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Eddie Johnson gives raw, insightful interview

The American and Sounder great is in a new phase of his life. Take 135 minutes to meet EJ in a "sit-dow, up close and up-front" interview.

It was just a regular Monday night, sitting down at The Berliner, the German pub in Renton. In walked Eddie Johnson to be the guest on SonarFeed that night. Seeing the former United States National Team player and Seattle Sounders star walk in ripped reality apart.

Johnson addressed nearly everything. It was 90 minutes with extra time, and to quote him "That's OK, as long as it doesn't go to PKs." He laughs at himself, remembering missed PKs in joy-pain.

What we got was Eddie at his realist - talking about growing up in Bunnell, Florida, his path to soccer, and how his friends criticized him for playing the sport of suburban white kids. EJ told the tales of learning from McBride, teaching Altidore, his friendships with Dempsey and Adu, playing for Arena, Bradley, Klinsmann and Schmid.

There was no sugar-coating. That isn't Eddie Johnson. Eddie is brash, passionate, kind, generous and raw. This was raw EJ. This was the man once known as GAM talking about Pay Me, getting out of Bunnell and giving back to soccer.

He told tales about his struggles with Fulham and D.C. United. Johnson talked about finding out that his career as a player was over, and how Steve Zakuani helped open him up to the idea that it's now Eddie's time to pay it forward. EJ is a youth coach now, helping forwards, but that's just a step.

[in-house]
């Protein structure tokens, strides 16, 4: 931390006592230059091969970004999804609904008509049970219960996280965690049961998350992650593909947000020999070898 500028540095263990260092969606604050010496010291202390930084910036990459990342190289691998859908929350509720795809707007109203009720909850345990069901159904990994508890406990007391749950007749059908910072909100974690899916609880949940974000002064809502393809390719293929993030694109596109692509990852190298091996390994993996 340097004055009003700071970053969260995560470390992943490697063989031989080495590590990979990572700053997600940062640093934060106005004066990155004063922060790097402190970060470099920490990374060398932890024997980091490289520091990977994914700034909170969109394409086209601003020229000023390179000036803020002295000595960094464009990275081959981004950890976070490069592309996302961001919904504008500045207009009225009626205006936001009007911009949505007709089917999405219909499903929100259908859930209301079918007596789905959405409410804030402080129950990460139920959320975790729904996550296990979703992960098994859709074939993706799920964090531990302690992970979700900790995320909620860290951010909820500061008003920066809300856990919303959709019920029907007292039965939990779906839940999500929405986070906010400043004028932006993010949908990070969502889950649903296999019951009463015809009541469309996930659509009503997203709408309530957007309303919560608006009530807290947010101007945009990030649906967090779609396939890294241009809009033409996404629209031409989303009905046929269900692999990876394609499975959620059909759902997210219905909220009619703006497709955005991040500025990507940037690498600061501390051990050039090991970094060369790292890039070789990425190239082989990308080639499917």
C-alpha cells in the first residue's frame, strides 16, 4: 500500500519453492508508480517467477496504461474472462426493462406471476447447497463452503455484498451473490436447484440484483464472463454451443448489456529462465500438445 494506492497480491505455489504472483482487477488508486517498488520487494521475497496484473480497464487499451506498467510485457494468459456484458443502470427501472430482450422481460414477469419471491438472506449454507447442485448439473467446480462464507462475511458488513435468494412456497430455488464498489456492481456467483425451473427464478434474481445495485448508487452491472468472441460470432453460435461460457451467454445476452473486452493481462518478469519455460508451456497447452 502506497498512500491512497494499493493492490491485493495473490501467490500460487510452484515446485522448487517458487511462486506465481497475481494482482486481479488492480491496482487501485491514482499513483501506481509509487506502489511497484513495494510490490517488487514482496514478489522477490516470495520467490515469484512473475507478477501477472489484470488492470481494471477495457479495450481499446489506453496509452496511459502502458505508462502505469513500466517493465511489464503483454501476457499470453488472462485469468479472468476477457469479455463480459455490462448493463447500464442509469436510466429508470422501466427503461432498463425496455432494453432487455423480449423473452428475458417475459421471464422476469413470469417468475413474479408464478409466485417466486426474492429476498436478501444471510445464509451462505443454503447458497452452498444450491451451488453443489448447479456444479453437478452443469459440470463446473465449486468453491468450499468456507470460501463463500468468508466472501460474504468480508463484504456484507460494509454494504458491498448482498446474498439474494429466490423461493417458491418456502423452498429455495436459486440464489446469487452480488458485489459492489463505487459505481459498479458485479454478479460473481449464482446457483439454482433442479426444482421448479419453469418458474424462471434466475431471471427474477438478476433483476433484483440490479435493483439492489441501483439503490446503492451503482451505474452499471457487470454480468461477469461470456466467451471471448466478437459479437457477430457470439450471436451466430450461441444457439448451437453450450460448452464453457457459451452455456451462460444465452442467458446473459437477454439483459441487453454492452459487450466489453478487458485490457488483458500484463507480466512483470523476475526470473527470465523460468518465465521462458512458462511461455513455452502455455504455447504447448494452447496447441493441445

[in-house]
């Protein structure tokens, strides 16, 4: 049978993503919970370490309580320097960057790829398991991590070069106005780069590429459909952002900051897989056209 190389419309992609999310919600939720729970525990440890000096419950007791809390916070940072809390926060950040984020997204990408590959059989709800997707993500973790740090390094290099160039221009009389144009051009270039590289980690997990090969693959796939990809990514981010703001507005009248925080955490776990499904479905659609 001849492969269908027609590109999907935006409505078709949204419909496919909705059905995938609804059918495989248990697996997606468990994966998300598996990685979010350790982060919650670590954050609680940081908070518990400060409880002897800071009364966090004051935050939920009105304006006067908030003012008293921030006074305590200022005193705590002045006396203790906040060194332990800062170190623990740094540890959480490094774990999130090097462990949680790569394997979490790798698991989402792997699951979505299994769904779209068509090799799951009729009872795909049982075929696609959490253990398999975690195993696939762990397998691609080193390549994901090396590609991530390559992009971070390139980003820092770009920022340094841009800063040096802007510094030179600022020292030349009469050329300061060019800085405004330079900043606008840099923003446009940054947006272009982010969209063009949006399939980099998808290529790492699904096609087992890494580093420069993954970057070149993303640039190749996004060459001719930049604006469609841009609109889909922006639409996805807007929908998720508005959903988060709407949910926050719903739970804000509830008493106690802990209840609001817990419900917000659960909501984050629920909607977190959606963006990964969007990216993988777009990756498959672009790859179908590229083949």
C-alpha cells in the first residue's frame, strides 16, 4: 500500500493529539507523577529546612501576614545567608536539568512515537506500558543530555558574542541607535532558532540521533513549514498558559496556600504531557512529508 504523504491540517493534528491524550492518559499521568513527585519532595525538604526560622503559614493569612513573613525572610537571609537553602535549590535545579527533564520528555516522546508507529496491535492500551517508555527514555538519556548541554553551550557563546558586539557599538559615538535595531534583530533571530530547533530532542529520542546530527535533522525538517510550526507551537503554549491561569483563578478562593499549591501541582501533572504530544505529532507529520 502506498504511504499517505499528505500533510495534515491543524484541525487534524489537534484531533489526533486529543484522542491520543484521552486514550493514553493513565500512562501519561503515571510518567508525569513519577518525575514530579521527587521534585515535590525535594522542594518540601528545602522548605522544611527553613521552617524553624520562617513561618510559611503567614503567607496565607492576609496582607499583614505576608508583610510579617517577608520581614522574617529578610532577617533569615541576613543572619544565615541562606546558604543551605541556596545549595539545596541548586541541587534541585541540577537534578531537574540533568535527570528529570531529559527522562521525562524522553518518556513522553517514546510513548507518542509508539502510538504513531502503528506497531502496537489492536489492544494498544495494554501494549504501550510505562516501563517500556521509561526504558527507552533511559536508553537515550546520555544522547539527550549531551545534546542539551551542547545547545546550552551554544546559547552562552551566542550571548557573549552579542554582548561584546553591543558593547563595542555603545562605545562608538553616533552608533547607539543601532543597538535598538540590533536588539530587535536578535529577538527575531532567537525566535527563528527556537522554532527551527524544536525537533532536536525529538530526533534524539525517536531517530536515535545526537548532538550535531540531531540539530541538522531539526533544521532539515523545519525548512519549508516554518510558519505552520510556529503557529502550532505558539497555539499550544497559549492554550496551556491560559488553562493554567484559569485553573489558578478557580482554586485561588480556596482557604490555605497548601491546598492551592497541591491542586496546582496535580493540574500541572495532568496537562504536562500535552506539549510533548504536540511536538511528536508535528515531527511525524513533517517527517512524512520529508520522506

If you only know Eddie as the goal scorer or the social media presence you missed out on the man. Because this isn't the youngster who once said he was a grown ass man. The post-playing Eddie Johnson is brusque and humble at the same time.

Summing up what he covers is nearly impossible. It's a wide ranging interview. But how he ends it tells you why you must listen.

"A lot of people throughout my career didn't take the time to get to talk to me like you guys are right now, to get to know me. They just judged me from a distance. You know what? That's life sometimes. As an athlete you have to know that and be aware of it. Not everyone is going to like you.

"You can't go out of your way to make sure that everyone loves you, because people are always going to have their view of you. This right here is always going to mean the most to me. This is real. This is sit-down, up close and up-front. We can put it all on the line, and that's what it's about at the end of the day," Eddie Johnson in closing after two hours with SonarFeed.

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